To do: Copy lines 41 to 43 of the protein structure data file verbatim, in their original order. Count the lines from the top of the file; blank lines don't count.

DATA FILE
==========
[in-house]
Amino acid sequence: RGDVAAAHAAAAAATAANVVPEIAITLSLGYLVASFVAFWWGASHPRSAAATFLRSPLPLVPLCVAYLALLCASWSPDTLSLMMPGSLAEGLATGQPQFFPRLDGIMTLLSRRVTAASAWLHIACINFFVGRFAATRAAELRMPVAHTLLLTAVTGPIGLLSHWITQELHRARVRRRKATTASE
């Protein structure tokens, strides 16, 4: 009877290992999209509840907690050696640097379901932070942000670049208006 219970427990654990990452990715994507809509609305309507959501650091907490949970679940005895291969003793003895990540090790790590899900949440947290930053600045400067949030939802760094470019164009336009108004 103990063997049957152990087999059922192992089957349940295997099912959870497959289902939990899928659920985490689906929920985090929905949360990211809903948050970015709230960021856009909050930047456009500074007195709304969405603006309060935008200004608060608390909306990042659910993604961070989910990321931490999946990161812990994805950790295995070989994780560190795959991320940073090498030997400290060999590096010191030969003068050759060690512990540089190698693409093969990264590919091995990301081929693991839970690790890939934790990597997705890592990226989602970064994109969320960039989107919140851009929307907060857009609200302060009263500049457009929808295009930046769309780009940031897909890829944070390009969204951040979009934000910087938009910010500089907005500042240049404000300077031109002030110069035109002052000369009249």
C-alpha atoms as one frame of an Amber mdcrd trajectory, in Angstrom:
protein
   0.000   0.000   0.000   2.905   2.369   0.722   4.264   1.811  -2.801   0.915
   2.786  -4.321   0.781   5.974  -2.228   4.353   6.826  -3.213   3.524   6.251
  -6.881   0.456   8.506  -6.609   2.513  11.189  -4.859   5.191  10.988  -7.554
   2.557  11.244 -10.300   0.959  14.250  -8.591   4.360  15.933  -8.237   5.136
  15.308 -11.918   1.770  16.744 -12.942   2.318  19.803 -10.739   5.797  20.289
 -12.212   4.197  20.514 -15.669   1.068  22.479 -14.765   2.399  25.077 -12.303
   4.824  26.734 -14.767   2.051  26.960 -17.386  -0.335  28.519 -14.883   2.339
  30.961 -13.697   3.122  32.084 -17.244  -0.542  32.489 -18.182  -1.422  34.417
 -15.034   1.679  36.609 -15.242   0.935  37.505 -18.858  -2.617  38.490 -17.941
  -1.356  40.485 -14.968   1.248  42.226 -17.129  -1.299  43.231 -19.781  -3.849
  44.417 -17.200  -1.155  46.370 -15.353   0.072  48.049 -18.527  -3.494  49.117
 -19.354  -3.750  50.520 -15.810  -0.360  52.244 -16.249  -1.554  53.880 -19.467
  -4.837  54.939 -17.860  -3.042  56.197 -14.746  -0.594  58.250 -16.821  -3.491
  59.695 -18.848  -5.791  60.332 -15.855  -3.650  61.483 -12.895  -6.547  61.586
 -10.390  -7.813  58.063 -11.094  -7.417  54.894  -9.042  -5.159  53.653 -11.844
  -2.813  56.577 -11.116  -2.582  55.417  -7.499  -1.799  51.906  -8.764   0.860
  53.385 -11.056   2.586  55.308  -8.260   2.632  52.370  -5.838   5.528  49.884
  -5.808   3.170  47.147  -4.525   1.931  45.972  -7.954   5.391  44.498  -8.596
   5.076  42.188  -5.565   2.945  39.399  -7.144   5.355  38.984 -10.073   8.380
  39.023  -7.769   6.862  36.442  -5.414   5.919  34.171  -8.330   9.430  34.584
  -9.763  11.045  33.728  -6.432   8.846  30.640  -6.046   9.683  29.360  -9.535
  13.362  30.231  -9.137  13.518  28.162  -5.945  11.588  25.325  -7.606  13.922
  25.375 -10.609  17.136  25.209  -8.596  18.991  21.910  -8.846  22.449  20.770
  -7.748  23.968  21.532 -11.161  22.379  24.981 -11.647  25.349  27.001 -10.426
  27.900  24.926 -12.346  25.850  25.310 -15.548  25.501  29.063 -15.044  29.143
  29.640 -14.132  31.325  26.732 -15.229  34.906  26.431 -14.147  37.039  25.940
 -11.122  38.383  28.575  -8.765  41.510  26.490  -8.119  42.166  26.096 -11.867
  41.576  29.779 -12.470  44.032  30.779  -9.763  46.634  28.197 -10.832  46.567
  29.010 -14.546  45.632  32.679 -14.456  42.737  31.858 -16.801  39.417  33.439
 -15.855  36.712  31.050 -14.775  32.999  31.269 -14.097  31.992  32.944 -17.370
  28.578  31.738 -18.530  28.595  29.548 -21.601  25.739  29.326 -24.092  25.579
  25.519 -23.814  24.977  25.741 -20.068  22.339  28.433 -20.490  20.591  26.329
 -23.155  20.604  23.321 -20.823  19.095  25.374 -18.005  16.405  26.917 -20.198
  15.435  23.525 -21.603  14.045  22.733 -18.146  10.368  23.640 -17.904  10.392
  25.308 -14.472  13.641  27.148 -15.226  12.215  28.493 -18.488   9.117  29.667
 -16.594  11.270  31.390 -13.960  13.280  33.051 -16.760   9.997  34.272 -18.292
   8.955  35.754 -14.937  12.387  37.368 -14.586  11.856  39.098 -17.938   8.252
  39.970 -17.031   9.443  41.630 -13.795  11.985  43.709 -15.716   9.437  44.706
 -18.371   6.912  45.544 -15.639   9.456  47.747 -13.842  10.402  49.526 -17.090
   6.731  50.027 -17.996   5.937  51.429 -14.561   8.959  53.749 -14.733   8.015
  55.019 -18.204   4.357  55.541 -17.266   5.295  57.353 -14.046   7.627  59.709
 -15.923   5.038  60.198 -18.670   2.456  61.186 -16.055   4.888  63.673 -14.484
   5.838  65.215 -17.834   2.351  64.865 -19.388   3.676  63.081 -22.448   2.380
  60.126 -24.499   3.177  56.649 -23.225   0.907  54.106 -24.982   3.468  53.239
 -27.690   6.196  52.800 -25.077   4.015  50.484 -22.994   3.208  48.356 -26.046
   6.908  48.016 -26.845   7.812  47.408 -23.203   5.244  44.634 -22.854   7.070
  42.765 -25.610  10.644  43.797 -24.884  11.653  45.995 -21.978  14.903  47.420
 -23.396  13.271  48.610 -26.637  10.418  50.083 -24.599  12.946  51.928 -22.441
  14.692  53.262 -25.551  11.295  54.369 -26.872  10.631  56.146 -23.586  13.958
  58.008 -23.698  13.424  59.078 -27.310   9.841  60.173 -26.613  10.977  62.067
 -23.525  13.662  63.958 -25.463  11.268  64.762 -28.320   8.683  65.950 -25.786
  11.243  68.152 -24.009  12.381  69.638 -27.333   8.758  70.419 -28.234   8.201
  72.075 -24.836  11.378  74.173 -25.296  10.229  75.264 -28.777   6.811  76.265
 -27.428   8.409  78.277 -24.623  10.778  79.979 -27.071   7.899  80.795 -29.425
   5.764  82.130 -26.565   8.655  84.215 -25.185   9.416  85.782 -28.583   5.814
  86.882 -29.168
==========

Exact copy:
 -16.594  11.270  31.390 -13.960  13.280  33.051 -16.760   9.997  34.272 -18.292
   8.955  35.754 -14.937  12.387  37.368 -14.586  11.856  39.098 -17.938   8.252
  39.970 -17.031   9.443  41.630 -13.795  11.985  43.709 -15.716   9.437  44.706